Graphics are breathtaking, offering huge environments with stunning detail. Prison cells have graffiti, heat from torches creates a shimmering effect, and this game passes the beautiful waterfall test. The character models move believably and have a Disneyesque level of detail—actually the game kind of feels like Aladdin and Jasmine versus the Army of Darkness. Sound is also incredible. Voice work, music, and ambient effects are all tremendous. Every element combines to create an immersive gaming experience, making this a modern classic.
My one major complaint about Prince of Persia: The Sands of Time has to do with combat. I mentioned above that creatures only die when drained by the Dagger of Time, but there are often many waves of creatures. And the Prince is always outnumbered, even with Farah's assistance (using her Bow of Friendly Fire—don't ask). So combat is slick, stylish, smooth, etc… and goes on for way too long. With the exception of a few boss battles, combat in this game only serves to lengthen game play.
Which is my second complaint. Or observation. You can beat this game in a weekend. And other than spotting a few secret areas, there aren't branching paths or multiple endings which add a replay value. Not that you wouldn't want to re-experience this masterpiece, but as DarkDove mentions, it's even shorter the second time around.
The Bottom Line
I'm still amazed at the tremendous amount of thought that went into this game. If you pay attention, you can spot how Farah is able to make her way through the Palace when she isn't with the Prince. There are incredible puzzles equal to any in a traditional adventure game. And you have to love how carvings actually add to the story, rather than act as wallpaper. All that and off-hand references to obscure Persian heroes!
PlayStation 2 · by Terrence Bosky (5375) · 2004
Great story line that kept the game interesting. The character design was really awesome and made the game very fun to play. The puzzles were easy enough to solve but weren't to easy. The different swords made combat fun and turning back time was fun and got me out of a couple of difficult spots.
Sometimes you don't have enough time to use your time orbs so you just waste time turning time back and forth as you see yourself die several times. Also, i was really confused with what i had to do in the part after you and the girl go into a bath. I had no idea what was going on so i was just going in random doors.
The Bottom Line
A game for all action/puzzle solvers libraries.
Xbox · by Todd Bello (28) · 2006
As if we needed more proof that nostalgia sells more games than originality, here we have another next-generation revival of a classic game series: Prince of Persia, which everyone must remember from it's glory days of 2D platforming. However for the poor Prince, this isn't his first "resurrection" as he was brought to the brand new world of 3D adventure once before in a title that only brought embarrassment to anyone that came into contact with it. It is thanks to that title that my expectations for "Sands of Time" were pretty low, however Ubisoft proved with this title that they really have a midas touch lately, and thus they developed a game that is nothing short of genius.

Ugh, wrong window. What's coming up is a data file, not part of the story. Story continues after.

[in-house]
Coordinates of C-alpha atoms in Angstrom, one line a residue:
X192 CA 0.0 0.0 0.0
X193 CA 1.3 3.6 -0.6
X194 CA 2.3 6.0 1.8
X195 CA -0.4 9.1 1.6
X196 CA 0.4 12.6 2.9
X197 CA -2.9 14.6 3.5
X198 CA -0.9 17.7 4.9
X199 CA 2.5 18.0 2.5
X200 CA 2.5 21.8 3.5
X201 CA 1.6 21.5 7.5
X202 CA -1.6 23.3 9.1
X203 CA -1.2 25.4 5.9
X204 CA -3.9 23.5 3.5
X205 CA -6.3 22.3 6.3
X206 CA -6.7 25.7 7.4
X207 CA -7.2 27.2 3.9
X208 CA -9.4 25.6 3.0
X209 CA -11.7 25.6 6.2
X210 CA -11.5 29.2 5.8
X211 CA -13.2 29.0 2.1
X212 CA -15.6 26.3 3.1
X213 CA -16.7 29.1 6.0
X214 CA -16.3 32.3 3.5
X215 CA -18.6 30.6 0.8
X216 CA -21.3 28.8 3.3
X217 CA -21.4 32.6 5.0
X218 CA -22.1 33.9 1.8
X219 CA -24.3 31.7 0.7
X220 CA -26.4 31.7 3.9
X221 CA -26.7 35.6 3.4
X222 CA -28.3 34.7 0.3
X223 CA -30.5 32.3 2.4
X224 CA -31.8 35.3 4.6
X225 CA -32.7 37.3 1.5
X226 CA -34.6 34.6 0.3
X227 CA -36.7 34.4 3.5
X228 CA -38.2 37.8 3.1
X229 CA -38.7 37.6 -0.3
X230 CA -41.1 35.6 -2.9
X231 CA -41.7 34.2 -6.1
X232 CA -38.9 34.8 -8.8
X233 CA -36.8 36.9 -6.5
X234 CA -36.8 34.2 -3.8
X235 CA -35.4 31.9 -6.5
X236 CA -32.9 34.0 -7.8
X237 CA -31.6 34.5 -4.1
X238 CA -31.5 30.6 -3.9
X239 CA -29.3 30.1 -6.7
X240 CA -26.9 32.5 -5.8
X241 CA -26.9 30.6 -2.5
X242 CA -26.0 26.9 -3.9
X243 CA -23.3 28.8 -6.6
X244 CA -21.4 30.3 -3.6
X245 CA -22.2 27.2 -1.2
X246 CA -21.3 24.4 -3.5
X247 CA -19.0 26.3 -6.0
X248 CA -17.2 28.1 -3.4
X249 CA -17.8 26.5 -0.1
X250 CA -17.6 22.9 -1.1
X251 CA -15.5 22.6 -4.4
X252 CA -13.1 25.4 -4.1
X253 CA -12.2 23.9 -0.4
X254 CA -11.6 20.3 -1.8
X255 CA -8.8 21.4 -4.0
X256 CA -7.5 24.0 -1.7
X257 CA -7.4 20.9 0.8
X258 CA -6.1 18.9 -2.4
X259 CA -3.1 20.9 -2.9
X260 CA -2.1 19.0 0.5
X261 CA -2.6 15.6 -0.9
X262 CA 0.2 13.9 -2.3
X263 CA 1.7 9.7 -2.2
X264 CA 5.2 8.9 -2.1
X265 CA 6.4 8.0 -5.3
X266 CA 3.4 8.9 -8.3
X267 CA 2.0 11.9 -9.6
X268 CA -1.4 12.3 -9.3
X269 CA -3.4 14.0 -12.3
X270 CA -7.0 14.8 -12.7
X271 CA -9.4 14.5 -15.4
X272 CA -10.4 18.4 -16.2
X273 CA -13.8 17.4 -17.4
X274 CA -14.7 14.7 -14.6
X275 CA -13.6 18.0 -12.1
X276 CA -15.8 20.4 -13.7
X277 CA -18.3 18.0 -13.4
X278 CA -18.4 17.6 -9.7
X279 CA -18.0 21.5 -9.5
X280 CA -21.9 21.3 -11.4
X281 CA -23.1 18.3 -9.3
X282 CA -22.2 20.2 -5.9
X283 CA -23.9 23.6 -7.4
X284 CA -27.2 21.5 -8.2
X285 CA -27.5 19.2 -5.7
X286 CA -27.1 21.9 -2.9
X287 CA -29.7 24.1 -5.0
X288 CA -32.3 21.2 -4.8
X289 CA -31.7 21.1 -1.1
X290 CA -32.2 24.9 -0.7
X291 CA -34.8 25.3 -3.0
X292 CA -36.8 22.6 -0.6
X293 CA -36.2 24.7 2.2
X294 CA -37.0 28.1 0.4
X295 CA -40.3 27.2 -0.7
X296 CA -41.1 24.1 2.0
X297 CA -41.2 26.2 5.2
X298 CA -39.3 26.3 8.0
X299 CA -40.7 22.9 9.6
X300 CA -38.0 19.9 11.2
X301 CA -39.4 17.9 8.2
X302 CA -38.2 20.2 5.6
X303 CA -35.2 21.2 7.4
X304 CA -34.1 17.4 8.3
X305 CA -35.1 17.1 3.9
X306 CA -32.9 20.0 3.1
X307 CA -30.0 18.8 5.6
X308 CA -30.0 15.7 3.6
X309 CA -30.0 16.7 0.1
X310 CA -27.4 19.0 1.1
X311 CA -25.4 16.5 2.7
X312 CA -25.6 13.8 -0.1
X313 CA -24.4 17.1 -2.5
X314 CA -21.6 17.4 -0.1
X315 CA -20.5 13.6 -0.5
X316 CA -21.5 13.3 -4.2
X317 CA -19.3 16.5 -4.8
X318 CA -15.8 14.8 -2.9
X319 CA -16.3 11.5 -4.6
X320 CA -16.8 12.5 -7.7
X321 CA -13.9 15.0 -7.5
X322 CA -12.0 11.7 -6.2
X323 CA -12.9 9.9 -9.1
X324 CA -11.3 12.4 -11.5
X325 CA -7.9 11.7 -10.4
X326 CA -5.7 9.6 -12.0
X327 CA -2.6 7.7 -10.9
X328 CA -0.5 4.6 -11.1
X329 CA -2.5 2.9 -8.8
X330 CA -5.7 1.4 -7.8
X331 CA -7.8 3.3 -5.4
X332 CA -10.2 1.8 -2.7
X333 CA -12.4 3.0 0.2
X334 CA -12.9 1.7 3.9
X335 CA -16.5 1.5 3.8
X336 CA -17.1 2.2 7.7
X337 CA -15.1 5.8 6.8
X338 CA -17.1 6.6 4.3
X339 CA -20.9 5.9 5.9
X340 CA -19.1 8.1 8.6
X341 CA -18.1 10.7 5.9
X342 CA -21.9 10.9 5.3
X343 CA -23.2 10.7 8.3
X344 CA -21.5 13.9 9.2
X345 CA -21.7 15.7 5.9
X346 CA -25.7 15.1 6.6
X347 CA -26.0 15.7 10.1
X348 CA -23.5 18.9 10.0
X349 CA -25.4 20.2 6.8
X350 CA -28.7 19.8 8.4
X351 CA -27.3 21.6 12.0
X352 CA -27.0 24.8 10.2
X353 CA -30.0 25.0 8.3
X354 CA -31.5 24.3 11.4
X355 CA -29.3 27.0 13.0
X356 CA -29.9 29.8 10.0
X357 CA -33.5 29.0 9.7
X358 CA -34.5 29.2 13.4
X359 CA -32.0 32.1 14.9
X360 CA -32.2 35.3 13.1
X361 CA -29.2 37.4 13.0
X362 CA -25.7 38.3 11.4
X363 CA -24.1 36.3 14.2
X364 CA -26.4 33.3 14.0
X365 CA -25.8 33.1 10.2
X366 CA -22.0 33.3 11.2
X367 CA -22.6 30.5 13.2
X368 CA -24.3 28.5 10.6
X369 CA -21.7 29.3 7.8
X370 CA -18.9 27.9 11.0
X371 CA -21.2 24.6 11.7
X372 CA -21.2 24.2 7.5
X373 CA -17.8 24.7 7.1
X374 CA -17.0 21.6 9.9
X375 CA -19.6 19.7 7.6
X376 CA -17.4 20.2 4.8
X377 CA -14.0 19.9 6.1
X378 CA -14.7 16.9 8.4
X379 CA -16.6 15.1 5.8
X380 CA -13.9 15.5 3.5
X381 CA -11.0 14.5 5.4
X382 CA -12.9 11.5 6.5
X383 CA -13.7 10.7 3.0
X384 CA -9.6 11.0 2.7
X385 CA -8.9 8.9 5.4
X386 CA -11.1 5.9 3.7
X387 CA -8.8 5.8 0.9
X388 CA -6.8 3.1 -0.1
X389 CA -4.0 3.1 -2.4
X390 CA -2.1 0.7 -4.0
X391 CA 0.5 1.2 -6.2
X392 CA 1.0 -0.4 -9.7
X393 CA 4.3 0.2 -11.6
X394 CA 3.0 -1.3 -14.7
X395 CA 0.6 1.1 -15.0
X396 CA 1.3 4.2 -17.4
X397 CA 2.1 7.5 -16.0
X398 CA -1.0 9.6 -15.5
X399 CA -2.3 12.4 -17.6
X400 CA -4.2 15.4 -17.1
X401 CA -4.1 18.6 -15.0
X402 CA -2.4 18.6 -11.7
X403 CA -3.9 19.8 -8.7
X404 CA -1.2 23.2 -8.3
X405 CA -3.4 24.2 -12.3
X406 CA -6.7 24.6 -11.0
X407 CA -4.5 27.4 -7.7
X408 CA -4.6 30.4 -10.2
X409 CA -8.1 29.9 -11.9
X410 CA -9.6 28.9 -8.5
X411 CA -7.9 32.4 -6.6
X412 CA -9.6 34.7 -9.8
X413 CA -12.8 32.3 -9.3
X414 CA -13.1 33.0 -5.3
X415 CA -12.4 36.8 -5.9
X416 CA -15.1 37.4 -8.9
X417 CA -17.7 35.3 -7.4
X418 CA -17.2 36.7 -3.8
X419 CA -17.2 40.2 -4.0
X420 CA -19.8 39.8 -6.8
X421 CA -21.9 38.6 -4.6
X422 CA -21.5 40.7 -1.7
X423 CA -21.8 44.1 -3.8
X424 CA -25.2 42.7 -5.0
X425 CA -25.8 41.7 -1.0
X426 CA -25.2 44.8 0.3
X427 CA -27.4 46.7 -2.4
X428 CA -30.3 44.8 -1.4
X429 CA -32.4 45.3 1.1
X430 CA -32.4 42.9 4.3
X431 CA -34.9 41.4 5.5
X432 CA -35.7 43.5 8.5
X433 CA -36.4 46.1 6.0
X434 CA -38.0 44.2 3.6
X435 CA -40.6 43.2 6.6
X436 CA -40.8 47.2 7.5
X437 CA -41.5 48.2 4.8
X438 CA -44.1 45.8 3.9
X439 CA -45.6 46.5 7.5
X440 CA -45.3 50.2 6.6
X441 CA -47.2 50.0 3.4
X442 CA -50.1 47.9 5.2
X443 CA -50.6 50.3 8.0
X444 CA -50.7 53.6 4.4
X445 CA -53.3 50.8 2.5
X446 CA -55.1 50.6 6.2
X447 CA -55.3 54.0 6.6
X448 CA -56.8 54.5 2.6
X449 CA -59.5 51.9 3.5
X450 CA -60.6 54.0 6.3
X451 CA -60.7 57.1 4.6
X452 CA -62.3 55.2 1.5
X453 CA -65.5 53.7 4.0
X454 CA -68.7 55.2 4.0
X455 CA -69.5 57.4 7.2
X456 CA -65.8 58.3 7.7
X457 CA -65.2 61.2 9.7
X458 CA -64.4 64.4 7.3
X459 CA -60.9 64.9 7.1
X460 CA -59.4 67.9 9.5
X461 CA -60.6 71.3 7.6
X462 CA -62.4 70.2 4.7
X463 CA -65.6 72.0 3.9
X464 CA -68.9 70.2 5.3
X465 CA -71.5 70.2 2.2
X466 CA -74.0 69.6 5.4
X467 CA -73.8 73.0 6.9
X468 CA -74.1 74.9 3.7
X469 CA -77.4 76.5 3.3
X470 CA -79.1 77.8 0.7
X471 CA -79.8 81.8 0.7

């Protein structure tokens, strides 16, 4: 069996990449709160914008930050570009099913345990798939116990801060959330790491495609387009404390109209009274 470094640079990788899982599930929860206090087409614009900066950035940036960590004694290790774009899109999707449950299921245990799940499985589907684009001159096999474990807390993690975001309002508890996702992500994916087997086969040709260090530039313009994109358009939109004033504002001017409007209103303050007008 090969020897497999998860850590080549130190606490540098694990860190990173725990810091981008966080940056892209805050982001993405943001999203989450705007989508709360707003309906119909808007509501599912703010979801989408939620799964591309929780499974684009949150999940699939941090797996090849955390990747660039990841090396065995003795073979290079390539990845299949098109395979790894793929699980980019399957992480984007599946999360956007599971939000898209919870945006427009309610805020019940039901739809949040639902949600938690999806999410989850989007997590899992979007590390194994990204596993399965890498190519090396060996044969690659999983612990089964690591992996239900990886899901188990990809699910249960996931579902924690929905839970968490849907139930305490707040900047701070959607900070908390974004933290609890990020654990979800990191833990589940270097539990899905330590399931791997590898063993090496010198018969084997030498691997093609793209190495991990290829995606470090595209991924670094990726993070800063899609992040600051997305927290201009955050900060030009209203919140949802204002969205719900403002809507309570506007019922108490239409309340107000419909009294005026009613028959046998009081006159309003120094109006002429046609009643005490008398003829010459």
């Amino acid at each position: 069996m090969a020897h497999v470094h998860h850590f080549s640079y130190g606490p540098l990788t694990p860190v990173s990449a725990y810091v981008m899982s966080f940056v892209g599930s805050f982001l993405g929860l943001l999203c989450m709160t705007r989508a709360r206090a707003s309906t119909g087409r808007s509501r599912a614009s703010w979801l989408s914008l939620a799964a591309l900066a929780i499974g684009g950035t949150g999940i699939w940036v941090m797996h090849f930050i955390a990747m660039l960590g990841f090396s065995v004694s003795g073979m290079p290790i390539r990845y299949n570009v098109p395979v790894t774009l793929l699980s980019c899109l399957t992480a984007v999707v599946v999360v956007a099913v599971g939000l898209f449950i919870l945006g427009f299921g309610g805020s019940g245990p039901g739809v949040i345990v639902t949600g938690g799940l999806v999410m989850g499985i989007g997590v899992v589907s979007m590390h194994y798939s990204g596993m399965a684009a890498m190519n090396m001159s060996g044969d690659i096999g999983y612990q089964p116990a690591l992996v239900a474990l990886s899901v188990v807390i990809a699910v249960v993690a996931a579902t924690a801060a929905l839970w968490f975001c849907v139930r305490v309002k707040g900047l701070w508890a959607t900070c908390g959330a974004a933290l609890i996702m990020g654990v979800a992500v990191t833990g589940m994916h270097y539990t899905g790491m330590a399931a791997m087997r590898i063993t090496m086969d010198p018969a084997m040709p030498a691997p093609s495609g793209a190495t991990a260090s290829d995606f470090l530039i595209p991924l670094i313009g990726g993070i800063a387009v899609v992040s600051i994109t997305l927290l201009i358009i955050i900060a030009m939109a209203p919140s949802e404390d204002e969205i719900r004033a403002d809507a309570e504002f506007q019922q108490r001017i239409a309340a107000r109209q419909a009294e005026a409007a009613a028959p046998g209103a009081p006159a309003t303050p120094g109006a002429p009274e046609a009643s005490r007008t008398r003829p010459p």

Not concerned with following the original game's chronology, the game casts you as yet another "Prince of Persia" who (along with his father) gets tricked into invading a kingdom by an evil Vizier (who else?) in order for him to get his hands into the magical "Sands of Time" held there. The problem for the Vizier comes when our glory-seeking Prince goes beyond the call of duty and takes a dagger that holds the key to the sands as a trophy in the invasion. After a failed attempt by the Vizier to get the dagger, the Prince unleashes the sands by mistake and turns everyone in his castle to some kind of sand-zombies with only himself, the Vizier and a mysterious girl remaining alive. It's up to the Prince and his newly found ally to now make their way through the castle and face the Vizier with the hope to turn everything back to normal.
As expected, the gameplay follows most of the 3D action-adventure rules, you have to jump and run around, crawl through ledges and slash at whatever comes your way. But Ubisoft added an innovative batch of gimmicks and refined the "classic" bits of the genre so as to make it an almost perfect game. The main flow of the game follows the classic design of the series, which has you sorting all sorts of traps and pitfalls through acrobatic stunts. These include jumping around, rolling, mantling, climbing ladders, bouncing off-walls, pole-swinging and in a cool Matrix-inspired addition, even running on walls! Combat uses a simple scheme of two-attack buttons plus a block one, which is easily one of the best combat systems ever implemented (so good in fact, that it became the focus of the sequel: Warrior Within) opponents are auto-locked as expected nowadays (meaning your movement automatically switches to circle-strafing around the closest enemy). As it often happens in these games however, you are easily surrounded by several opponents and anyone who's ever had a fight in these games is surely familiar with the uncomfortable feeling of having to maneuver what's essentially a giant cardboard box that can only strike in one direction and has to line up to every enemy accordingly... Well, not anymore thanks to Sands of Time! Since the game incorporates the ability to direct your attacks by just pressing the direction your desired opponent is in while you strike. This doesn't mean that your Prince jerks back and forth facing each direction you direct him to, but instead means that he actually twists his torso, kneels and leans towards each direction in a completely dynamic manner. If that alone sounds incredible just wait until you see the way the game works around it, as the added fluidity and adaptability of the combat scheme means your opponents can strike you faster and come in bigger numbers. The results are incredibly dynamic battles that for the first time make fighting in these kind of games a true joy, and that's without taking into account the pre-made yet varied and extremely well done animations that makes each blow and parry a different experience or the acrobatic stunts that allow you to vault over your opponents and bounce between them and strike from above, etc. Most impressive of all however, is how the folks at Ubisoft managed to keep it from getting a completely confusing frenzy by carefully judging the timing in the movements, animations and opponents. One can't help but feel that each fight has a distinct... I dunno... "tempo" as if it were music of some kind, with a rhythm of it's own. Just look at the way the prince holds it's stance after performing a strike as if waiting for the right cue for his next action, blocking and countering are even more obvious as you can distinctively feel the constant pauses between each movement. I don't know, maybe I've had too much of the funny smokes, but no other fighting scheme has ever made feel such things, (except for Virtua Fighter, of course).